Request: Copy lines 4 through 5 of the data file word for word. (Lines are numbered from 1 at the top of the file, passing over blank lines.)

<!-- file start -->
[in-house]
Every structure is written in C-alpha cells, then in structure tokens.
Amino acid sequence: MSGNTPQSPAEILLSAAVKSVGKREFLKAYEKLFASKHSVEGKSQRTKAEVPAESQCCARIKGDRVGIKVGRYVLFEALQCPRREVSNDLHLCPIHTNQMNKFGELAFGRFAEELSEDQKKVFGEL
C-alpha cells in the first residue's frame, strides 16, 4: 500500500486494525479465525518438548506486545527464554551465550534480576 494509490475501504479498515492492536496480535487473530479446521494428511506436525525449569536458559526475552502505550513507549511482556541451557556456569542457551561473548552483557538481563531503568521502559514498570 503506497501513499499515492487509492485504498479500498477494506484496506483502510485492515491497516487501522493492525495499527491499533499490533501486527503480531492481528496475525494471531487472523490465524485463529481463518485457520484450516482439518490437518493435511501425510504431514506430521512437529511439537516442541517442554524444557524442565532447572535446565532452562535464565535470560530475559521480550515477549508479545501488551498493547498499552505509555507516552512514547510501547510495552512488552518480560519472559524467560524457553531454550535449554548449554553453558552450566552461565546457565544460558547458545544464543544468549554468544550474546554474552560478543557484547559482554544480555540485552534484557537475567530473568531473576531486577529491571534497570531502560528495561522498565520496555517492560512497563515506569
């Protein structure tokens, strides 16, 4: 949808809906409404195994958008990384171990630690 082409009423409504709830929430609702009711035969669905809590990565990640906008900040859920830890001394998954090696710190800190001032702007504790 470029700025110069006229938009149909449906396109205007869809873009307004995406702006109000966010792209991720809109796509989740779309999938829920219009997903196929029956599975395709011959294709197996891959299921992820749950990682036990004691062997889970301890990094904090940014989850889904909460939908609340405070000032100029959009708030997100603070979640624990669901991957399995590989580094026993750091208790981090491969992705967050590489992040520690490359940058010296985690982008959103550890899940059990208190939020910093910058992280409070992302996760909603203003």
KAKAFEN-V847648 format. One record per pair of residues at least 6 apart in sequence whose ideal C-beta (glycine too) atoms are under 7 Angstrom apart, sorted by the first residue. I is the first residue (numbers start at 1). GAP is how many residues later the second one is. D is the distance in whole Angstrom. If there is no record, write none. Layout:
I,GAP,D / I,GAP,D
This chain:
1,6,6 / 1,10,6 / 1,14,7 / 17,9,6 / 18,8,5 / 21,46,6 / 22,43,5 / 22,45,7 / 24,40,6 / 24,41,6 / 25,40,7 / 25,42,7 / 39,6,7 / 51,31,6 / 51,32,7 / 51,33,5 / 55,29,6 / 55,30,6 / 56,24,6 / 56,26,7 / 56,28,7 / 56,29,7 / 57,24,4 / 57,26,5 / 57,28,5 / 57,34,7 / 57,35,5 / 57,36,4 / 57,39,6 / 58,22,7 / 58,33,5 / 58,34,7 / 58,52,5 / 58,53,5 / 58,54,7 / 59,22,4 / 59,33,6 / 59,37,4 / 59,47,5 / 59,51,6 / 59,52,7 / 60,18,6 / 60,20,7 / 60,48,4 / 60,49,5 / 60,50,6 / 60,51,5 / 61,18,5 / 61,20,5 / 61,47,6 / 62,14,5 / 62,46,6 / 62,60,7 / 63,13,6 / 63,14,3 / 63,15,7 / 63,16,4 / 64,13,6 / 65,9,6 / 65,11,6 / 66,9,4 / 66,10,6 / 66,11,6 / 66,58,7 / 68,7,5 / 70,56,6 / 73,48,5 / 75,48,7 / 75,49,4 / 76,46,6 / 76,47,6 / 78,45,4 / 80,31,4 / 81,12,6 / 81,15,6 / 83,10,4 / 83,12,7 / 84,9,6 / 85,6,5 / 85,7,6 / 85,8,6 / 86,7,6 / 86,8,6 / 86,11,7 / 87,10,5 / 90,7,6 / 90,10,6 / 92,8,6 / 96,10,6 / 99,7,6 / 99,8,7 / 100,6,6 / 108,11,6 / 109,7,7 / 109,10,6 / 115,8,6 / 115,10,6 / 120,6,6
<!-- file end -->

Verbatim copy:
C-alpha cells in the first residue's frame, strides 16, 4: 500500500486494525479465525518438548506486545527464554551465550534480576 494509490475501504479498515492492536496480535487473530479446521494428511506436525525449569536458559526475552502505550513507549511482556541451557556456569542457551561473548552483557538481563531503568521502559514498570 503506497501513499499515492487509492485504498479500498477494506484496506483502510485492515491497516487501522493492525495499527491499533499490533501486527503480531492481528496475525494471531487472523490465524485463529481463518485457520484450516482439518490437518493435511501425510504431514506430521512437529511439537516442541517442554524444557524442565532447572535446565532452562535464565535470560530475559521480550515477549508479545501488551498493547498499552505509555507516552512514547510501547510495552512488552518480560519472559524467560524457553531454550535449554548449554553453558552450566552461565546457565544460558547458545544464543544468549554468544550474546554474552560478543557484547559482554544480555540485552534484557537475567530473568531473576531486577529491571534497570531502560528495561522498565520496555517492560512497563515506569
């Protein structure tokens, strides 16, 4: 949808809906409404195994958008990384171990630690 082409009423409504709830929430609702009711035969669905809590990565990640906008900040859920830890001394998954090696710190800190001032702007504790 470029700025110069006229938009149909449906396109205007869809873009307004995406702006109000966010792209991720809109796509989740779309999938829920219009997903196929029956599975395709011959294709197996891959299921992820749950990682036990004691062997889970301890990094904090940014989850889904909460939908609340405070000032100029959009708030997100603070979640624990669901991957399995590989580094026993750091208790981090491969992705967050590489992040520690490359940058010296985690982008959103550890899940059990208190939020910093910058992280409070992302996760909603203003």